Is It Wrong To Try To Pick Up Girls In A Dungeon?, Vol. 6

By Fujino Omori and Suzuhito Yasuda. Released in Japan as “Dungeon ni Deai o Motomeru no wa Machigatte Iru Darou ka?” by Softbank Creative. Released in North America by Yen On. Translated by Andrew Gaippe.

I spent a lot of time in my last review complaining about Book 5’s use of Hestia as a character, so it feels especially good to see how well she fares here. In a volume where her entire life with Bell is destroyed and then offered up as sacrifice to an arrogant God, she shines, not in terms of being a badass but in terms of doing what she’s meant to do best – unite people who care about each other and get *them* to fight. After spending most of the last volume jealous of various women’s dealings with Bell, especially Lily, she doesn’t even think twice about rescuing her from Soma Familia’s clutches. And then there’s her confession to Bell, which sadly takes place during a deadly escape so she can’t press more. That said, once again, Bell just doesn’t see you that way, Hestia.


The girl he does have romantic chemistry with is of course Aiz, though it’s arguable whether that’s only on his end – I remain convinced that Aiz is not so much confused about her love for him as confused about her jealousy of him. Still, their dance at the Gods’ ball is a highlight of the book, and we get another round of training the only way Aiz knows how – beat Bell up till he learns. There’s also some new additions to Hestia Familia, taking it over the count of ‘two’ we’ve had for the first five books. No, not Aiz, but Lily, Welf, and Mikoto (remember her? From the last book?) all join up in order to help Bell and Hestia, though Welf and Mikoto may only be there temporarily. When they all combine, and with the aid of Lyr from the bar once again showing off how badass she is while trying not to reveal her true identity, they’re unstoppable.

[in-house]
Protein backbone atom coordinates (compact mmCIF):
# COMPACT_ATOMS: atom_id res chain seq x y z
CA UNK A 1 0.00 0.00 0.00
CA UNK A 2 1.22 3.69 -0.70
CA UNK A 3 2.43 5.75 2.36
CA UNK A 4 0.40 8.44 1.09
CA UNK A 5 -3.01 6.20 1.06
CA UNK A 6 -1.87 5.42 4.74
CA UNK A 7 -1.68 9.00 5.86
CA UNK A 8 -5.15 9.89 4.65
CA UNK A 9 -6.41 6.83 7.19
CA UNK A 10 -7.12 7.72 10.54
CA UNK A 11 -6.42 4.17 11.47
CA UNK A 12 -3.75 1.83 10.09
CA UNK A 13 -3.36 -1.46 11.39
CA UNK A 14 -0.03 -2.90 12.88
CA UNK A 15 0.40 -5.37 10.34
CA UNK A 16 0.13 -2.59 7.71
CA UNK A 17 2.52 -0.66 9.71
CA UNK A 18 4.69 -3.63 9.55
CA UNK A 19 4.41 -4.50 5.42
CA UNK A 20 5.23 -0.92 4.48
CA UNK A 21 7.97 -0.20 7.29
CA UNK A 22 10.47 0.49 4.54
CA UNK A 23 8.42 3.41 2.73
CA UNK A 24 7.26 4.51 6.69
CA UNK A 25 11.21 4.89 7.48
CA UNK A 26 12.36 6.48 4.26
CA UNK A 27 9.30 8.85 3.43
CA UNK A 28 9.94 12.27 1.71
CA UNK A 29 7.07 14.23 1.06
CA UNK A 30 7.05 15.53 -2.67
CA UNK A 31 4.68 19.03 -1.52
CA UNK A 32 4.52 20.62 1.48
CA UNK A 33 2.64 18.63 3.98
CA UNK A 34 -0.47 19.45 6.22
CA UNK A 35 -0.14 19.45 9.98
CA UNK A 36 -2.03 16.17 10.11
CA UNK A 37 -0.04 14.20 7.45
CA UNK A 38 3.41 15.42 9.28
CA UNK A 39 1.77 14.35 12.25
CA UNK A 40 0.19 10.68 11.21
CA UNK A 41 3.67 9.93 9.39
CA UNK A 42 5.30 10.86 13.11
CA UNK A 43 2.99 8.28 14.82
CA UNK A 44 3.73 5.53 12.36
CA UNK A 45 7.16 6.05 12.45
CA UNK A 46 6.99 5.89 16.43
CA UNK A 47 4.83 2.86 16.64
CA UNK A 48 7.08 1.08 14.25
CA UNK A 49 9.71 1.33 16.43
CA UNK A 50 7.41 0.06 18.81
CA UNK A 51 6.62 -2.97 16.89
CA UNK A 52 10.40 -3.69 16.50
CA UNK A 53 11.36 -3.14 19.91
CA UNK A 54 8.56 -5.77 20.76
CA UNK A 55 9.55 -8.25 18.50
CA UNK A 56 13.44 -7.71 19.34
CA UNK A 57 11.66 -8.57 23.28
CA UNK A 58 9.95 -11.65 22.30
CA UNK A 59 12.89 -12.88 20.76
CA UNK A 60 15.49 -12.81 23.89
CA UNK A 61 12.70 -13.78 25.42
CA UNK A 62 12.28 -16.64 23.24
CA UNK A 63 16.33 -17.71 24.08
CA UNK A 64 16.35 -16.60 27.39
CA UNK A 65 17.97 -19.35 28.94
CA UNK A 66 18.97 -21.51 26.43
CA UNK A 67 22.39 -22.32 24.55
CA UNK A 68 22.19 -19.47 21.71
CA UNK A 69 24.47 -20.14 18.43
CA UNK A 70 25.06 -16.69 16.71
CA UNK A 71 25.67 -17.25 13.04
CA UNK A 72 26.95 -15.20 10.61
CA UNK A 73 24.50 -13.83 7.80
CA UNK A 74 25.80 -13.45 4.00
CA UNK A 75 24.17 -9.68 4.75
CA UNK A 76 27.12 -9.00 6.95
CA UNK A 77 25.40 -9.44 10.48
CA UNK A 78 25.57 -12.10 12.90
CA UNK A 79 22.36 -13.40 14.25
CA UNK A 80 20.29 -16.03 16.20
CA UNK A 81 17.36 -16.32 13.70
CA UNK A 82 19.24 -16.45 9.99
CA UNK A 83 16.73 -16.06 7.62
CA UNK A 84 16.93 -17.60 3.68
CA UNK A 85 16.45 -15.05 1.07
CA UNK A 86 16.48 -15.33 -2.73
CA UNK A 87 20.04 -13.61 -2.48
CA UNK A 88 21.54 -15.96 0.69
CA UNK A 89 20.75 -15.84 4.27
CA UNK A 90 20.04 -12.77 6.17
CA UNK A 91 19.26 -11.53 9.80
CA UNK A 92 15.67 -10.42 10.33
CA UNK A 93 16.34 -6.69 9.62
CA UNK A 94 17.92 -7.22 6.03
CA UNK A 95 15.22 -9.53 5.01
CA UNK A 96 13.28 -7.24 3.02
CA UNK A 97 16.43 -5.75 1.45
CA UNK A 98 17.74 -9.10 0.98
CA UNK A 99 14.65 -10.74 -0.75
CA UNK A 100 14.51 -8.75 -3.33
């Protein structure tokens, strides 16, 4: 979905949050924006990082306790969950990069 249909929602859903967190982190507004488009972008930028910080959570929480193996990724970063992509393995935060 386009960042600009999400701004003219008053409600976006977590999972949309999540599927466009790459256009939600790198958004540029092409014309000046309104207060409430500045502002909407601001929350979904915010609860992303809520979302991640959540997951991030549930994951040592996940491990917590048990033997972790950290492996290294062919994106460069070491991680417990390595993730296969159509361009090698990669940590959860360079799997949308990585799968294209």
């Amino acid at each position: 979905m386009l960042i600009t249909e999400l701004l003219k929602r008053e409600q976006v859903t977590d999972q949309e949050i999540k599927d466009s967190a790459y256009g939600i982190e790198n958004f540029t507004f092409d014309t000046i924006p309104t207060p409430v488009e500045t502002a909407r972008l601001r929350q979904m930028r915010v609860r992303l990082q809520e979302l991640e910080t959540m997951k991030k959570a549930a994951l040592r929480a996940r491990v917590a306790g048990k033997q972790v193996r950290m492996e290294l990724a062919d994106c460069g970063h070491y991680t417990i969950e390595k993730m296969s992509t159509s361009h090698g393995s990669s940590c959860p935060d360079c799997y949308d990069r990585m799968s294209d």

They are perhaps a little too unstoppable, and yes, there’s elements of male power fantasy here. Speaking of which, the main villain this time around is Apollo, whose followers are all basically picked up by him because he wants to sleep with them, but are nevertheless very competent – and arrogant, as Bell finds in the first of the book’s four extended fights, which in page count take up nearly 3/4 of the book itself. I was a little irritated at the ‘depraved bisexual’ trope being played completely straight, especially when we’ve seen Freya’s desire for Bell played with a lot less creepiness in previous books. The other flaw in the book is during the battle for Lily at Soma Familia – Lily overcoming the power of the wine/drug to beg that she be able to help Bell is a powerful scene, but Soma is *such* a cipher that it’s not as big as it can be.

So now, at the end of Book Six, the cat is out of the bag as far as Bell Cranel being a badass. Everyone in the entire city watched him and the Familia stomp Apollo’s people, and Hestia’s secret isn’t anymore. I suspect that will affect the next book greatly. Before that, though, we have a spinoff coming in October, which will deal with Aiz and her adventures in the Loki Familia. Usually we get spinoff manga, not novels, so I’m looking forward to this. As for the main series, this volume is absolutely worth your time.

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